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I would recommend that you start with Flask. With Flask, you will explicitly write your own route functions, make your routes render templates, etc. all using Python functions you're already familiar with. There is little "magic". You can see exactly how everything is happening and understand why it is happening. Flask documentation is also quite nice and concise so you can read it and learn Flask in a few hours, spend several evenings learning to make a full application, and then move on to Django. The time investment is small, it will give you great preparation for Django, and you'll have learned about a great micro-framework. I sometimes prototype projects in Flask before building them in Django.

Django, while more fully featured, has definite structure and convention so it can be a little more mysterious for a beginner to figure out how everything fits together. If you're new to web development, you might have some confusion about whether you're doing something because its a web development convention or whether you're doing it because its part of the Django conventions/organization.

If you can spend a few days or a week playing with Flask before moving on to learning Django (your original goal) I think it is well worth the time. Both are great frameworks. Welcome to the world of Web Development.

Hmmm, i've already started in django. Made some dynamic and static pages, I started to get good grasp of things in it. So do you have a link that explains what happens under the hood, instead of learning flask ? Because you're kind of a convincing talker :D

I don't have an under the hood summary of Django, unfortunately. One thing new developers are often confused about is how routing works. Here's the description for Django routing docs.djangoproject.com/en/dev/topics/http/urls and here's the description for Flask routing flask.pocoo.org/docs/quickstart/#routing It sounds like you've made a good start on Django already. Check the Django Tutorial if you haven't already - its pretty decent.

@dghubble Thank you VERY much for your well reasoned, well written answer. I know this question was closed as "not constructive", but I gotta tell you that your answer helped me figure out what Flask is, and how I might approach things moving to Python as my primary webdev language. You rock! :-)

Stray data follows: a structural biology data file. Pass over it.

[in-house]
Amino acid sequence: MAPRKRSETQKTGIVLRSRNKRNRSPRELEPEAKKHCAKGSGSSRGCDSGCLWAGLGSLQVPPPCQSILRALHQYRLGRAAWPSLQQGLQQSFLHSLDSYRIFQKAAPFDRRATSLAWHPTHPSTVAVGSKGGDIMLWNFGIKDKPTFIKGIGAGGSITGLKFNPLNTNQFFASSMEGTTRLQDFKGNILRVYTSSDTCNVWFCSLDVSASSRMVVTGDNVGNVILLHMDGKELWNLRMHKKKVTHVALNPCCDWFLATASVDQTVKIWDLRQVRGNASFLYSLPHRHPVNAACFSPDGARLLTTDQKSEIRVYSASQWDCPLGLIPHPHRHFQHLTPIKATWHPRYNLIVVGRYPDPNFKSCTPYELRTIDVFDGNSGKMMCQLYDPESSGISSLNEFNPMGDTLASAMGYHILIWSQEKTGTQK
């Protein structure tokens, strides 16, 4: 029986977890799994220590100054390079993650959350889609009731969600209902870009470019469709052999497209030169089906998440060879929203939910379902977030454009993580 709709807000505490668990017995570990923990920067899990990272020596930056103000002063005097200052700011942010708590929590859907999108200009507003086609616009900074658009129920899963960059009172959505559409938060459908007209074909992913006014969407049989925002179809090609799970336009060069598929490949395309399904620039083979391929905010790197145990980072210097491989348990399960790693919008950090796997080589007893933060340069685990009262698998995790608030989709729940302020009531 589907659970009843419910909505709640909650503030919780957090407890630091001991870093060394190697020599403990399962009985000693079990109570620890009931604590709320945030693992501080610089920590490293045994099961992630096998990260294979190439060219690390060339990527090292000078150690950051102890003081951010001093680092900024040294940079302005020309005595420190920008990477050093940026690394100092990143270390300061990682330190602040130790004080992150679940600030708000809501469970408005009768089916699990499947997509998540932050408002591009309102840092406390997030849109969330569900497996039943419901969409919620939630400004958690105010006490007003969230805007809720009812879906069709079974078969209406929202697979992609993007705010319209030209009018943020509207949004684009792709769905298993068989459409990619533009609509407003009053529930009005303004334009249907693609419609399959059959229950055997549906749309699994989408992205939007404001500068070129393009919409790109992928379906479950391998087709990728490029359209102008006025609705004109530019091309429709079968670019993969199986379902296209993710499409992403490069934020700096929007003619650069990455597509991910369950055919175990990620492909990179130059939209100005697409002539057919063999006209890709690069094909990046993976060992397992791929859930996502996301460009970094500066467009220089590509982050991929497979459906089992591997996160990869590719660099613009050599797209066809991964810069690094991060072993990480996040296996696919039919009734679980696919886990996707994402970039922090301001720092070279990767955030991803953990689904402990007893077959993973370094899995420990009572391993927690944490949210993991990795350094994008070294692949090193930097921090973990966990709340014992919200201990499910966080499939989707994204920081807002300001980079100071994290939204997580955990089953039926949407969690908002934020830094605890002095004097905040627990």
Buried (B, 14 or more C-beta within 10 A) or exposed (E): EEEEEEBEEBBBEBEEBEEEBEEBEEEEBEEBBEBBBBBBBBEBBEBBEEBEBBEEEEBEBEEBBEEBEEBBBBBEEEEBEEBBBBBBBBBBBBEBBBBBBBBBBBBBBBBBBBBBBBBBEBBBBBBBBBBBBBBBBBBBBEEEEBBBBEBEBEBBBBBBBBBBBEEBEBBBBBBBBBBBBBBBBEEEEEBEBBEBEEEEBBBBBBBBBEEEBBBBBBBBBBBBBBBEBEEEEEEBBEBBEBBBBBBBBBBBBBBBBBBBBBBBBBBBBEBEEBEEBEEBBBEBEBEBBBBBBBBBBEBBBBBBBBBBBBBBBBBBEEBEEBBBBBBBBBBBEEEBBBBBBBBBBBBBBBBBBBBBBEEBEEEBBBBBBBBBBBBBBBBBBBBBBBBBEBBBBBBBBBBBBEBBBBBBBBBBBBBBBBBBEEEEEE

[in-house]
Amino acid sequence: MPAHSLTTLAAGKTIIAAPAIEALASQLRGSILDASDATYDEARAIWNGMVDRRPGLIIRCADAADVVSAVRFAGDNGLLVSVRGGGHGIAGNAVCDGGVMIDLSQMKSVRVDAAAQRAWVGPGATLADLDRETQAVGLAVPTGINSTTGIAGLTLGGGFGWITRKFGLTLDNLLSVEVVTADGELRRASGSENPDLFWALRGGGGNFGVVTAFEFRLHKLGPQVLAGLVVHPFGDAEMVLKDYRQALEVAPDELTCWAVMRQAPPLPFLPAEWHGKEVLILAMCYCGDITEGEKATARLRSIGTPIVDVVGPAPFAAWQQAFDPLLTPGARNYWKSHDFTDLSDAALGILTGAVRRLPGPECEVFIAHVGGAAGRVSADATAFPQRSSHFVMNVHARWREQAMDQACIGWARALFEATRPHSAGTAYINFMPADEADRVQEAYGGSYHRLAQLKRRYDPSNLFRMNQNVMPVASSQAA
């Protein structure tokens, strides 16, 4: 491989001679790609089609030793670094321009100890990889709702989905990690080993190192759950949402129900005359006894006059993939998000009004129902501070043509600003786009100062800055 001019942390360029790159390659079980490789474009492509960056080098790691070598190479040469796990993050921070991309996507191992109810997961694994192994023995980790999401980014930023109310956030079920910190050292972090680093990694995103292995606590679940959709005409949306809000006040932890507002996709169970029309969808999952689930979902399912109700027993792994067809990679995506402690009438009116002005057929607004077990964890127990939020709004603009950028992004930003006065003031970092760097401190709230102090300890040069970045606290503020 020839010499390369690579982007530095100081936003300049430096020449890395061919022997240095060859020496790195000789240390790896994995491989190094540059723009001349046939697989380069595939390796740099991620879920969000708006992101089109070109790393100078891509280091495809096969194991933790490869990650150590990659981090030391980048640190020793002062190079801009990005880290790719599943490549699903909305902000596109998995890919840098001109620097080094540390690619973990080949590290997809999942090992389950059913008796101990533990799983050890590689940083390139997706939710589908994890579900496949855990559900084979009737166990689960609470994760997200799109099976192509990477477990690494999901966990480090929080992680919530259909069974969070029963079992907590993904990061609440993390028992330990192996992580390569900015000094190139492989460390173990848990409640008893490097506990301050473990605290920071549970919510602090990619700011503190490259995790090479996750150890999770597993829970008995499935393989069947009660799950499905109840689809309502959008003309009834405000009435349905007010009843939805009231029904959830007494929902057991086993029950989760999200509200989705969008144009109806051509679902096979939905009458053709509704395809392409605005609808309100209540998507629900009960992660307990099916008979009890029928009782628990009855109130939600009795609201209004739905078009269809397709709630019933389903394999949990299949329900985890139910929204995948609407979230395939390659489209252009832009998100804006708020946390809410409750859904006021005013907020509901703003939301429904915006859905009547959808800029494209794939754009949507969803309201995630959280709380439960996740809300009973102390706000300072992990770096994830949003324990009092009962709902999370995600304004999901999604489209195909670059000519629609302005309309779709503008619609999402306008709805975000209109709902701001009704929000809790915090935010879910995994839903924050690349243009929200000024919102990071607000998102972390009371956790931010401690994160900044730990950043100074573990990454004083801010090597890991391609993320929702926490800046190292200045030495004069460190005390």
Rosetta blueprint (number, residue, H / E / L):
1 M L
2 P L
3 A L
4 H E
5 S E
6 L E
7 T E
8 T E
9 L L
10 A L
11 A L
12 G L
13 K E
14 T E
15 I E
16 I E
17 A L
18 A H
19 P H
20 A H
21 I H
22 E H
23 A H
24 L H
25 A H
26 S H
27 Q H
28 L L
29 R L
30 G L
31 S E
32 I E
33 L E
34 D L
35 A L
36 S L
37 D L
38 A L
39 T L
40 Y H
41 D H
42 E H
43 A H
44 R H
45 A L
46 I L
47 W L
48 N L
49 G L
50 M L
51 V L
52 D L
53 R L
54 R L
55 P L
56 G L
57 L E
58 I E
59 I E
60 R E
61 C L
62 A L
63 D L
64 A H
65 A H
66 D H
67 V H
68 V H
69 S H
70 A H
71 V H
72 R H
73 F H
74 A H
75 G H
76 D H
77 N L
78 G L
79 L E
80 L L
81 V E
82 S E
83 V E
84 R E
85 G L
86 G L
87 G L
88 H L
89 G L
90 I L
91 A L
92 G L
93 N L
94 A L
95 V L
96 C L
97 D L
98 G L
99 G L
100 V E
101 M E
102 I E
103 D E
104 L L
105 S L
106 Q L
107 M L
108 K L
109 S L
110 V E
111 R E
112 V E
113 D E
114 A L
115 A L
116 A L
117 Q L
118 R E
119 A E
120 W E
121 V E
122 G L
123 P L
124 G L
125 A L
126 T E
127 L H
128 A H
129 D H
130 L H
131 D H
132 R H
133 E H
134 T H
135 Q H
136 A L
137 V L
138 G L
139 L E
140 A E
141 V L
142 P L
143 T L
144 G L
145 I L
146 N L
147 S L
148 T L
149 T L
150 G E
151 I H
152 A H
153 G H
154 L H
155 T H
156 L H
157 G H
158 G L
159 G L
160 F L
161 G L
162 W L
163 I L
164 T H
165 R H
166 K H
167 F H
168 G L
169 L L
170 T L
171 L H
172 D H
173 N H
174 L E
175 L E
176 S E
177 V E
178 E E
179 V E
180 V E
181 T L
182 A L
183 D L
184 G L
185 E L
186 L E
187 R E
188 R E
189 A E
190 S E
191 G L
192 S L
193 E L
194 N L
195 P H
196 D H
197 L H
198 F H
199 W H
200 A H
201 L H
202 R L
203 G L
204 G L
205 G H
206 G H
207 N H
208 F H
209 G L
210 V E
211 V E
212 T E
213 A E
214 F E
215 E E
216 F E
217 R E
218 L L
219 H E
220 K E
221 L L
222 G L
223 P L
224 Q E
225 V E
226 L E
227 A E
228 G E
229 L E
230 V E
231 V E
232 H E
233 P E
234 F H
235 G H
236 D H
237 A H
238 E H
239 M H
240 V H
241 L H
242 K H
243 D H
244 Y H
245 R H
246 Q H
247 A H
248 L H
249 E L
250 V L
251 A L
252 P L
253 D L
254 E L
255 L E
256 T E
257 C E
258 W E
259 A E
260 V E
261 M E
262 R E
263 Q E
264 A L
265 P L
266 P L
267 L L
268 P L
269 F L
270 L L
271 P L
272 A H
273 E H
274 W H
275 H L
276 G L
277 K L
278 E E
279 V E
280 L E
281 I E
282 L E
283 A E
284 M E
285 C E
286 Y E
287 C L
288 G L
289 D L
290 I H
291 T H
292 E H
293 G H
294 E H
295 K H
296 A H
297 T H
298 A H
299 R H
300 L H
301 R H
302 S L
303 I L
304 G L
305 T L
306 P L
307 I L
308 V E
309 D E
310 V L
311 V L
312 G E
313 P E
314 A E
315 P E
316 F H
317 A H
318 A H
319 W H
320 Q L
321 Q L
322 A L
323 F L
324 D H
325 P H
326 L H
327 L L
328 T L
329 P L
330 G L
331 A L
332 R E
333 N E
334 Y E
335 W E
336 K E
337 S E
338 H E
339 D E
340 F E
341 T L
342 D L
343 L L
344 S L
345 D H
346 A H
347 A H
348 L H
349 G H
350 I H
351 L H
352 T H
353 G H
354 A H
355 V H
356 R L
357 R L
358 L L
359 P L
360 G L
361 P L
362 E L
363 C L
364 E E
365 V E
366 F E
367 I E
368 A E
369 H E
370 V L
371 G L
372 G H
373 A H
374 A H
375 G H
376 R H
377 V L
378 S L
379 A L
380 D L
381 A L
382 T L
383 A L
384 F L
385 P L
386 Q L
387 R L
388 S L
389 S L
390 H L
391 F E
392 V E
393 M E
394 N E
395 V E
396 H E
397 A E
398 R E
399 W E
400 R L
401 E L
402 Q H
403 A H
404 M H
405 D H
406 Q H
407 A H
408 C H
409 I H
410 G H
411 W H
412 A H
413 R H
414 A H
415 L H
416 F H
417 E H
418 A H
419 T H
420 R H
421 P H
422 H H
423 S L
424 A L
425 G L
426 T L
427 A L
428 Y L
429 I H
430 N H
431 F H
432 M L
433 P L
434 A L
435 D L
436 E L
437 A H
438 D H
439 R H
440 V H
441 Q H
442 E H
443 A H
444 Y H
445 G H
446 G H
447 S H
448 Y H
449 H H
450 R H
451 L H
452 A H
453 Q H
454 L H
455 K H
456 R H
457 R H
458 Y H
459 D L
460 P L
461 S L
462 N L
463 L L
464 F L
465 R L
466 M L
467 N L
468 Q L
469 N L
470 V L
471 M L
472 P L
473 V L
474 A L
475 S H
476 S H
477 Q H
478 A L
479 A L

@dghubble: If I am making APIs for mobile apps. Is flask a better choice ?

"Because it has more structure" is rarely a good reason to avoid something. Especially with a web framework, because it has a structure is the reason to use it. If you think Django's basic model-view-controller structure is "mysterious", then web development may not be your cup of tea...

python - Flask or Django for a beginner? - Stack Overflow

python django flask visual-web-developer
Rectangle 27 1

Might as well make this an answer. I had the same issue today and it was more of a non-issue than expected. After adding the CORS functionality, you must restart your Flask server (ctrl + c -> python manage.py runserver, or whichever method you use)) in order for the change to take effect, even if the code is correct. Otherwise the CORS will not work in the active instance.

from flask import Flask
from flask_cors import CORS  # This is the magic


def create_app(register_stuffs=True):
    """Configure the app and views"""
    app = Flask(__name__)
    CORS(app)  # This makes the CORS feature cover all routes in the app

    if register_stuffs:
        register_views(app)
    return app


def register_views(app):
    """Setup the base routes for various features."""
    from backend.apps.api.views import ApiView
    ApiView.register(app, route_base="/api/v1.0/")
from flask import jsonify
from flask_classy import FlaskView, route


class ApiView(FlaskView):
    @route("/", methods=["GET"])
    def index(self):
        return "API v1.0"

    @route("/stuff", methods=["GET", "POST"])
    def news(self):